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Yet another way to back up MySQL

1. Introduction

This document, Yet another way to back up MySQL is copyrighted © 2009 by Kevin Keane. Permission is granted to copy, distribute and/or modify this document under the terms of the GNU Free Documentation License, Version 1.1 or any later version published by the Free Software Foundation; with no Invariant Sections, with no Front-Cover Texts, and with no Back-Cover Texts. A copy of the license is available at http://www.gnu.org/copyleft/fdl.html .

1.2 Disclaimer

No liability for the contents of this document can be accepted. Use the concepts, examples and information at your own risk. There may be errors and inaccuracies which could damage to your system. Though this is highly unlikely, proceed with caution. The author(s) do not accept responsibility for your actions.

All copyrights are held by their respective owners, unless specifically noted otherwise. Use of a term in this document should not be regarded as affecting the validity of any trademark or service mark. Naming of particular products or brands should not be seen as endorsements.

1.3 Credits / Contributors

Various people have proposed ways to back up MySQL databases. This is an amalgam of many of these ideas.

1.4 Overview

Most proposals for backing up MySQL databases tell you to use mysqldump. This is simply a script that neatly packages this idea, and also handles a root password neatly.

One requirement I had is to be able to back up and restore individual databases.

Any questions? Please post to the bacula-users mailing list, or visit http://www.4nettech.com and use the Contact Us form.

2. The idea

The underlying idea is to call mysqldump once for each database, and create a separate file for each. The following script will first query MySQL to get a list of all databases, and then automatically create a backup of each one.

With this script, you will get one file per database in the /var/local/mysqlbackups directory. The file name will be <databasename>.mysql

This allows you to easily restore individual databases, rather than MySQL as a whole.

3. Setup

3.1 Client machine

To store the MySQL root password and make it available securely, create the following file as /root/.my.cnf :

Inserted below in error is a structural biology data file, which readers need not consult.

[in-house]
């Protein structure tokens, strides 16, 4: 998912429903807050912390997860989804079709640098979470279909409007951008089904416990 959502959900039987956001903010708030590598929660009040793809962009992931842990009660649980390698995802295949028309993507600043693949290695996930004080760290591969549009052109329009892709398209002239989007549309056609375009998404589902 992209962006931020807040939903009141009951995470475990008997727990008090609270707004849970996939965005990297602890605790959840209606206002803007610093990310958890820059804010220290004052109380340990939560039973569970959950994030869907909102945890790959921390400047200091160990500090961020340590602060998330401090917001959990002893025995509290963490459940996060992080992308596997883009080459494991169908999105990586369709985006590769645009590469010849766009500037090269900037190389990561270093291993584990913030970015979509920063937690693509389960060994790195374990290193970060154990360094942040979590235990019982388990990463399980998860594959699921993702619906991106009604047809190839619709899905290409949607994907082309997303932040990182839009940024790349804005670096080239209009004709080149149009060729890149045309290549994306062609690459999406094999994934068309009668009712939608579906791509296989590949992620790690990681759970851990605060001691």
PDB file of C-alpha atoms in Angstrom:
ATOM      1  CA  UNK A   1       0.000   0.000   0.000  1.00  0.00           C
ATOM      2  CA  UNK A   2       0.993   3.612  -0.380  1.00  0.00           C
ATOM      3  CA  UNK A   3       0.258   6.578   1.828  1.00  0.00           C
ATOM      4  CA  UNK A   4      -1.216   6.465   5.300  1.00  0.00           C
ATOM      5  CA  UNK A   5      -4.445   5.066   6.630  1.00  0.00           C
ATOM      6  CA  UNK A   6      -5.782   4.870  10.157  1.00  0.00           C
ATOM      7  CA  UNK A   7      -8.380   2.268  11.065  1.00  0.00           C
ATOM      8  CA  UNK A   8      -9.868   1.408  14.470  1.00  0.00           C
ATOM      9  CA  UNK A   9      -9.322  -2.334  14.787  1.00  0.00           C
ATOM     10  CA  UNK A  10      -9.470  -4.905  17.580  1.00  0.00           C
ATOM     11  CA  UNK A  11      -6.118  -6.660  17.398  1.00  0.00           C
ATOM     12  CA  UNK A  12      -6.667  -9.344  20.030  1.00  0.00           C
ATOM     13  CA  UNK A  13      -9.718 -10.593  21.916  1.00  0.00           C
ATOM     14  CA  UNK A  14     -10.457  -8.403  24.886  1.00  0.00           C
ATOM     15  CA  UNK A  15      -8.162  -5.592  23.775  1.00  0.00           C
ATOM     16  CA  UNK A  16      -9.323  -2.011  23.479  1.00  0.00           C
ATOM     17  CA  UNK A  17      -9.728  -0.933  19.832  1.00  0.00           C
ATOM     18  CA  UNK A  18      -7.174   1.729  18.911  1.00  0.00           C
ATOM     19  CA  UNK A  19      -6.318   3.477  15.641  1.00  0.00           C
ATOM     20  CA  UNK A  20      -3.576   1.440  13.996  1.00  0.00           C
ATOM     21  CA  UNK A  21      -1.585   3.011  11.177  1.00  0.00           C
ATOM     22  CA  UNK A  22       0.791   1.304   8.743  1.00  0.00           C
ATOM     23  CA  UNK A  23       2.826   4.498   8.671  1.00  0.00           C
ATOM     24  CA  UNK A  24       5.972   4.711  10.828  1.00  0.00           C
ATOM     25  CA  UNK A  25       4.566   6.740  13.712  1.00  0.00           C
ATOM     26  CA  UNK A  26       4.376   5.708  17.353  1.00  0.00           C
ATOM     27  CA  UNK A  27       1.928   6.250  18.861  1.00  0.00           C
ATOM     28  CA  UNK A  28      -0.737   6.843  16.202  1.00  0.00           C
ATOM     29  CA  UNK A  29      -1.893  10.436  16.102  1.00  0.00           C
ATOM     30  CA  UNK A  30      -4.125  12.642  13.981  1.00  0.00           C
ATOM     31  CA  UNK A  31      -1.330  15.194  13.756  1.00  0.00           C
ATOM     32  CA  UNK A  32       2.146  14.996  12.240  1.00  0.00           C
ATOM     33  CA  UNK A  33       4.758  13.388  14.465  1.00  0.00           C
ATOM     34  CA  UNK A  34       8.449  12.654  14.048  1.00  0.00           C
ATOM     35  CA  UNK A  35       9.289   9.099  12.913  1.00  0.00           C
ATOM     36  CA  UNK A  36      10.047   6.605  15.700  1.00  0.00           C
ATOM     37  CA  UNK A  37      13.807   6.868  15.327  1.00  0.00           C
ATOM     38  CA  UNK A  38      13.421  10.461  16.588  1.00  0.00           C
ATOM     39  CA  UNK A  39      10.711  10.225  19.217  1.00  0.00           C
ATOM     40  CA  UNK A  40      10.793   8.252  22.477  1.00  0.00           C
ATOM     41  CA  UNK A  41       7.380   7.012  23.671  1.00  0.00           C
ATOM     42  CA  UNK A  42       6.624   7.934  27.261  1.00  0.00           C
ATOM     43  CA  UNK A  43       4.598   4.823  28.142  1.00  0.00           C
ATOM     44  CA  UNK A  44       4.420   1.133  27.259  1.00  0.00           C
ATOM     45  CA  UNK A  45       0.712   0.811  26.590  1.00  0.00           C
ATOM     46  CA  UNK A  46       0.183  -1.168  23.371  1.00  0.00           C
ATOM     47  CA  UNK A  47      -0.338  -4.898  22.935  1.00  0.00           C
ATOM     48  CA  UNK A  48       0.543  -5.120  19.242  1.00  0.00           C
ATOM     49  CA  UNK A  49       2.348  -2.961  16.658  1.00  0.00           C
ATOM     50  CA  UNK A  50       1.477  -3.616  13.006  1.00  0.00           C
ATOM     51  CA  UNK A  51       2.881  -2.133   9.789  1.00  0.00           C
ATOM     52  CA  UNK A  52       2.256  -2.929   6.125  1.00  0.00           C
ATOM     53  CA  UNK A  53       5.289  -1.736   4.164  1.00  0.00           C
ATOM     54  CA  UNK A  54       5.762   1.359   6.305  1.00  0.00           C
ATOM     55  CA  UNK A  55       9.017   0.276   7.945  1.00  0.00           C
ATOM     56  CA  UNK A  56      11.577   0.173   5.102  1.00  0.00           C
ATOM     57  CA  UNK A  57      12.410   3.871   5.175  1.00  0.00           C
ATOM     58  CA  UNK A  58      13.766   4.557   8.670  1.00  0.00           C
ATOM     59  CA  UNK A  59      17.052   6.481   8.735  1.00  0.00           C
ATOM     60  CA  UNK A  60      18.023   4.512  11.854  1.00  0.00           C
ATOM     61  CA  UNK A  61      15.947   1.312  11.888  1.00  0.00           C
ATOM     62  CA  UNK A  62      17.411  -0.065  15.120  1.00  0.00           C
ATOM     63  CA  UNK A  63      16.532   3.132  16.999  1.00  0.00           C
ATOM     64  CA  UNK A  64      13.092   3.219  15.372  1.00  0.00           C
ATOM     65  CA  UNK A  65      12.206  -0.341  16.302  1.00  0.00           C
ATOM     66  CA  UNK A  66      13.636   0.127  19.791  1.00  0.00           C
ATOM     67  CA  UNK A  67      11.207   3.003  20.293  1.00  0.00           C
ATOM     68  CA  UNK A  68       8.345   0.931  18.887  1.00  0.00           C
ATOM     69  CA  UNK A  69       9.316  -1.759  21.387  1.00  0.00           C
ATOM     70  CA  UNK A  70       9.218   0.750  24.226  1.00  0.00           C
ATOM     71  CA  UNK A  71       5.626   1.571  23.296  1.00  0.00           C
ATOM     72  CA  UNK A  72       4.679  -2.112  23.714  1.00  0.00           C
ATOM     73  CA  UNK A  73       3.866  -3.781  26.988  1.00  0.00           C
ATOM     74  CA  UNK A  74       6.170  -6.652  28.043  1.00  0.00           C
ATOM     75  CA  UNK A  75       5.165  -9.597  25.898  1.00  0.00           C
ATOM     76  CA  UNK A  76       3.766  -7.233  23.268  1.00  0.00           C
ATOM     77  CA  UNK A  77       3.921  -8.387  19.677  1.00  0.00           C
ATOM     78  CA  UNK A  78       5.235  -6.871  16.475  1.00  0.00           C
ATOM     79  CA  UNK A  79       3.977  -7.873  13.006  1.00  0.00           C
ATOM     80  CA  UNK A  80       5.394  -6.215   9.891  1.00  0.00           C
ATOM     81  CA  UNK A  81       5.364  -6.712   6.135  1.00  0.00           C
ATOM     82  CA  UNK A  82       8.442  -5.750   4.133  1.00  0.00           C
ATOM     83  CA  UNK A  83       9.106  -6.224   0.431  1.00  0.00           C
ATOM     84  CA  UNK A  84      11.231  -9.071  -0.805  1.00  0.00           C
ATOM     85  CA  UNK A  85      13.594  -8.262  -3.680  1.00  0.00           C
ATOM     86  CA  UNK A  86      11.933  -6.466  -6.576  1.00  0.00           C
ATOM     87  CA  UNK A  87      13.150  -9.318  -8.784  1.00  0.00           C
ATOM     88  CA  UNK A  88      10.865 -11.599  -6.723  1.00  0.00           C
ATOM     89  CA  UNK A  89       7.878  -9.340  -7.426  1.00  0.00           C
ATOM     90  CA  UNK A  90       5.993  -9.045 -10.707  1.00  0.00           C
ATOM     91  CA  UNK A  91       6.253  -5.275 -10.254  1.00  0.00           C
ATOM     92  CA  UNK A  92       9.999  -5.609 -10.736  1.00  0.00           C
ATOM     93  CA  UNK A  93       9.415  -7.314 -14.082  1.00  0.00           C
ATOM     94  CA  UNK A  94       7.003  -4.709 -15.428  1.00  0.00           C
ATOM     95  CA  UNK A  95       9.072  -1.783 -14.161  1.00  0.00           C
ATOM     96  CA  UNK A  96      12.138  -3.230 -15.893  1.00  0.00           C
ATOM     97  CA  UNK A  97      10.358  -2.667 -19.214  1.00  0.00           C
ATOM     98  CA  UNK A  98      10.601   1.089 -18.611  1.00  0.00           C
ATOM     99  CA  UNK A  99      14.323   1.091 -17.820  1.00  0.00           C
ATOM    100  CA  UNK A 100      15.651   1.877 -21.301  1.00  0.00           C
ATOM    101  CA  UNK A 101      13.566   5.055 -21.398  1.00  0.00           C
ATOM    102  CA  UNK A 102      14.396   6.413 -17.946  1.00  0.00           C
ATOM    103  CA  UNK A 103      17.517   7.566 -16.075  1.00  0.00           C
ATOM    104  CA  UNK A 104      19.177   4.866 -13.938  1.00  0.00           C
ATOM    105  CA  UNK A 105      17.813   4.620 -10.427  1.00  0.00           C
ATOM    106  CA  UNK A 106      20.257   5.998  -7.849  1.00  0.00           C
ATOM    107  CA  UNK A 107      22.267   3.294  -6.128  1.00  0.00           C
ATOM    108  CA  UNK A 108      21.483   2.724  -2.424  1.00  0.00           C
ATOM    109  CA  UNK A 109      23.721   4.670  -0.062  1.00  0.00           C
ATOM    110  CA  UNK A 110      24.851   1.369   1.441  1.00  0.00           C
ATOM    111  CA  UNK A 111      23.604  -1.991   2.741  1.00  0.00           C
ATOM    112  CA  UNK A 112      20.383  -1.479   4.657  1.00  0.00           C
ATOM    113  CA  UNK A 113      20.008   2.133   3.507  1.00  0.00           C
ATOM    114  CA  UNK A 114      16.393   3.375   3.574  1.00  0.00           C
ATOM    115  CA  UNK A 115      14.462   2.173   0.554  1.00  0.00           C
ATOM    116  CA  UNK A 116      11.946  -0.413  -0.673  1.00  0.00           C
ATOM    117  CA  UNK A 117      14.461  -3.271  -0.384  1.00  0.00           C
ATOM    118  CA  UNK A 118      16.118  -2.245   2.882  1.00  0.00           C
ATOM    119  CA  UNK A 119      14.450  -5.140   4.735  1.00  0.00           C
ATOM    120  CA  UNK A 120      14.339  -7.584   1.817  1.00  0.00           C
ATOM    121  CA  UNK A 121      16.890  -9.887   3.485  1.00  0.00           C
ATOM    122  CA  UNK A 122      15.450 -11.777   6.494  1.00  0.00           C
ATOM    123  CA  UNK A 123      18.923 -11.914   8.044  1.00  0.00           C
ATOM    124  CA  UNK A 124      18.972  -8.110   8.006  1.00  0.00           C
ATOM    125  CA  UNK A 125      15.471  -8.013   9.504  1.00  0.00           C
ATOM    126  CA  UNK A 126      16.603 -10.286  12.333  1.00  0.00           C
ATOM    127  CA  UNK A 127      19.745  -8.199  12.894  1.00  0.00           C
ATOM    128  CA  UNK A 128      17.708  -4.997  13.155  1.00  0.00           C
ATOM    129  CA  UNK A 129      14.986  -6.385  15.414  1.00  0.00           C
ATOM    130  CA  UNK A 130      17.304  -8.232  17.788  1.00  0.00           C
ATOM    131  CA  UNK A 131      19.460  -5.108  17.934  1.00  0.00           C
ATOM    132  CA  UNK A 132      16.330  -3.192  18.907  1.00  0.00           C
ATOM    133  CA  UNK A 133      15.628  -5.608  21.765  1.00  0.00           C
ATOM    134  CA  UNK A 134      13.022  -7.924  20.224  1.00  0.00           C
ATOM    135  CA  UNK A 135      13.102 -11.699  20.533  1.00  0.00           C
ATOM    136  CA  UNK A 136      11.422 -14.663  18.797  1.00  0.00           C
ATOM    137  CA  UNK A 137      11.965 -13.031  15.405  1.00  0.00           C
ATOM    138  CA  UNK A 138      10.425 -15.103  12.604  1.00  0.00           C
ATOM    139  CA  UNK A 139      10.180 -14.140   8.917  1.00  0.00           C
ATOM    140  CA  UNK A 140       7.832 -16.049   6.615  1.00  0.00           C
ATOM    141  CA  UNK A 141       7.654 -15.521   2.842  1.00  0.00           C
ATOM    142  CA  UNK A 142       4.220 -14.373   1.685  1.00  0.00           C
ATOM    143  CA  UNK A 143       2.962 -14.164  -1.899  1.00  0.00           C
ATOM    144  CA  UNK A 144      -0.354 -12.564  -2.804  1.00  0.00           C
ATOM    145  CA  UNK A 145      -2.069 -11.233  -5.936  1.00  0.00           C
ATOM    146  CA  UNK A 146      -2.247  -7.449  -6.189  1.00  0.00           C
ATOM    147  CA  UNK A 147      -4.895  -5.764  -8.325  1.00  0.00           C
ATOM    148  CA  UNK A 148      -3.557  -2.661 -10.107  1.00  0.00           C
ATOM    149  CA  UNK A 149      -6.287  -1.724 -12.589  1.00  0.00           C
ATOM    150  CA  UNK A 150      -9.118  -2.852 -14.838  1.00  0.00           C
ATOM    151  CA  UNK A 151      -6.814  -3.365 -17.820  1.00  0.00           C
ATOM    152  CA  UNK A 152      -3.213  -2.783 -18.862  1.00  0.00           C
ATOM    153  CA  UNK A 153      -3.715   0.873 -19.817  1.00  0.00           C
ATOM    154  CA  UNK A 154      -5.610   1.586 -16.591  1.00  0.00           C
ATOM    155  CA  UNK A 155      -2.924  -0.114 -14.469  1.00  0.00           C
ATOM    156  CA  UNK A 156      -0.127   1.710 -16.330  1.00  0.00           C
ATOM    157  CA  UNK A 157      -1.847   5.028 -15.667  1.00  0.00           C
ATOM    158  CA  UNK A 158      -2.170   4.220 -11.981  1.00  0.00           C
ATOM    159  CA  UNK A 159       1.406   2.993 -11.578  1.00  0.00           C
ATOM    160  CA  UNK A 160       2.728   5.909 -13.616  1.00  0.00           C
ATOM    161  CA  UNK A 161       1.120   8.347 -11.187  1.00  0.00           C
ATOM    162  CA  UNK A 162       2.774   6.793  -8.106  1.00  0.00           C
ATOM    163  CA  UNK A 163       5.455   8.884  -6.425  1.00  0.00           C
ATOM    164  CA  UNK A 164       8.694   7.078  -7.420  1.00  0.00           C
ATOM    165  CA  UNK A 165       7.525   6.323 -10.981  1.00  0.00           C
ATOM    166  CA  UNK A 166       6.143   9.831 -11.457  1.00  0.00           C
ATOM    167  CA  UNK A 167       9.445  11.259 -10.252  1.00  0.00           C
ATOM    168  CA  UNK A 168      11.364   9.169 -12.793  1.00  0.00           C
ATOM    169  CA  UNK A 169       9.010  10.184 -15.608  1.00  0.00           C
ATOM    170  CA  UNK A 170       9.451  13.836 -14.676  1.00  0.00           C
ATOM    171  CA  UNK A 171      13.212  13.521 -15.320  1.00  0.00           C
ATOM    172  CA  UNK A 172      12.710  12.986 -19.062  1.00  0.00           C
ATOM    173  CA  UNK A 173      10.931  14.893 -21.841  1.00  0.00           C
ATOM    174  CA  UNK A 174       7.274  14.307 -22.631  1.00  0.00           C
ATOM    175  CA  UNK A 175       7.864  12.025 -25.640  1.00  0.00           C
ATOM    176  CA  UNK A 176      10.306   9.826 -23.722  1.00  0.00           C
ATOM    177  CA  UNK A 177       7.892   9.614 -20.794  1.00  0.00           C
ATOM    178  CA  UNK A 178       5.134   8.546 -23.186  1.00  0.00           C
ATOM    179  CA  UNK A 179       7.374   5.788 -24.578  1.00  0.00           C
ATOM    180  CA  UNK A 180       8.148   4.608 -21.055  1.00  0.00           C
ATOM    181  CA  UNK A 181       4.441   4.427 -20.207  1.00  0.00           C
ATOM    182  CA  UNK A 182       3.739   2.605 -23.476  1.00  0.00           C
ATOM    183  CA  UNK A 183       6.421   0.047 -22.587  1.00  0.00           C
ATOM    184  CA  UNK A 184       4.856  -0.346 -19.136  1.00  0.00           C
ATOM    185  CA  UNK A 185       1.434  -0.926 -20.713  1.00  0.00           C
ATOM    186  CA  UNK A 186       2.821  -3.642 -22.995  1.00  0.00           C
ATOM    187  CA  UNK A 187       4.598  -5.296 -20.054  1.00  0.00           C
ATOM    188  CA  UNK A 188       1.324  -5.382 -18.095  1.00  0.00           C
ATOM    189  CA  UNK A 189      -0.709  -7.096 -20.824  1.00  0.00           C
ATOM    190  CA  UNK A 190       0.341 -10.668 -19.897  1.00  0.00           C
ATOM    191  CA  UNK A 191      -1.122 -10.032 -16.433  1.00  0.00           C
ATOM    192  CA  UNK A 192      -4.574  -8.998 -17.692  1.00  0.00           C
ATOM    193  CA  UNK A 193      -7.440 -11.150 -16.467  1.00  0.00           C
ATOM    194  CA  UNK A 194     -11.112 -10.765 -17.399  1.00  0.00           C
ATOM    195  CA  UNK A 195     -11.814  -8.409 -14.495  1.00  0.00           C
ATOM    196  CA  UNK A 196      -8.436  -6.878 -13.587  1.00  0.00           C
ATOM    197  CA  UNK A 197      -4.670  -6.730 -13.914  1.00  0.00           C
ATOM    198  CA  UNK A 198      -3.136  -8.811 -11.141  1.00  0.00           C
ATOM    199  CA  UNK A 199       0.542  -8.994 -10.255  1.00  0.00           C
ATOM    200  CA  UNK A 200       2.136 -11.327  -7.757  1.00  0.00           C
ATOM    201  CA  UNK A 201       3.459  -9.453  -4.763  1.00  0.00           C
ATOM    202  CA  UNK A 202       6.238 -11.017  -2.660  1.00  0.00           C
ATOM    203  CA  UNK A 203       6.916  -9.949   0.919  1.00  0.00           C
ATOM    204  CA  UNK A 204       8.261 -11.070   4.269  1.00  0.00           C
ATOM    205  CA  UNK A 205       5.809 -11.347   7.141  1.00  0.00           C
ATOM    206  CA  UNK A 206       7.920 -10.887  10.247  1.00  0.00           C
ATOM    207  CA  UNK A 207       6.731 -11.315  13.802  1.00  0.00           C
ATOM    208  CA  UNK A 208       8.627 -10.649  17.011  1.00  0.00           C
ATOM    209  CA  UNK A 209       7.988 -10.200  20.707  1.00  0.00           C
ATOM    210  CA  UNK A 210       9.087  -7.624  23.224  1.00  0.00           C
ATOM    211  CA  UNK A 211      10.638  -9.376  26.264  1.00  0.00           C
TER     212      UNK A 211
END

[client]
user=root
password=xxxxx
protocol=tcp

Now change the permissions to keep it private:

chmod 400 /root/.my.cnf

Create the following script as /usr/local/sbin/backupdbs

#!/bin/bash

BACKUPLOCATION=/var/local/mysqlbackups

mkdir -p $BACKUPLOCATION

# back up all the mysql databases, into individual files so we can later restore
# them separately if needed.
mysql --defaults-extra-file=/root/.my.cnf -B -N -e "show databases" | while read db
do
   BACKUPFILE=$BACKUPLOCATION/$db.mysql
   echo "Backing up $db into $BACKUPFILE"
   /usr/bin/mysqldump --defaults-extra-file=/root/.my.cnf $db > $BACKUPFILE
done

Change its permission to be executable:

chmod 500 /usr/local/sbin/backupdbs
chown root:root /usr/local/sbin/backupdbs

Create the directory that we use to dump the databases into. Make sure that you have enough space on that partition:

mkdir -p /var/local/mysqlbackups

3.2 Server side

On the bacula server, you need to do a few things. Since they are standard bacula techniques, I am not going into detail here.

  • You need to call the /usr/local/sbin/backupdbs script as a Client Run Before Job in the job that backs up your database server
  • You need to make sure that /var/local/mysqlbackups is in your file set.
  • Exclude /var/lib/mysql from your file set - since this is where mysql stores its raw database, you do not want it backed up directly.

4. Restoring

To actually restore a database, do the following:

  • Log on to mysql
  • Drop the database you want to restore
  • Create the database you want to restore. It will be empty at this point.
  • Feed the backup file into mysql
mysql.txt · Last modified: 2010/01/12 22:12 by wilagobler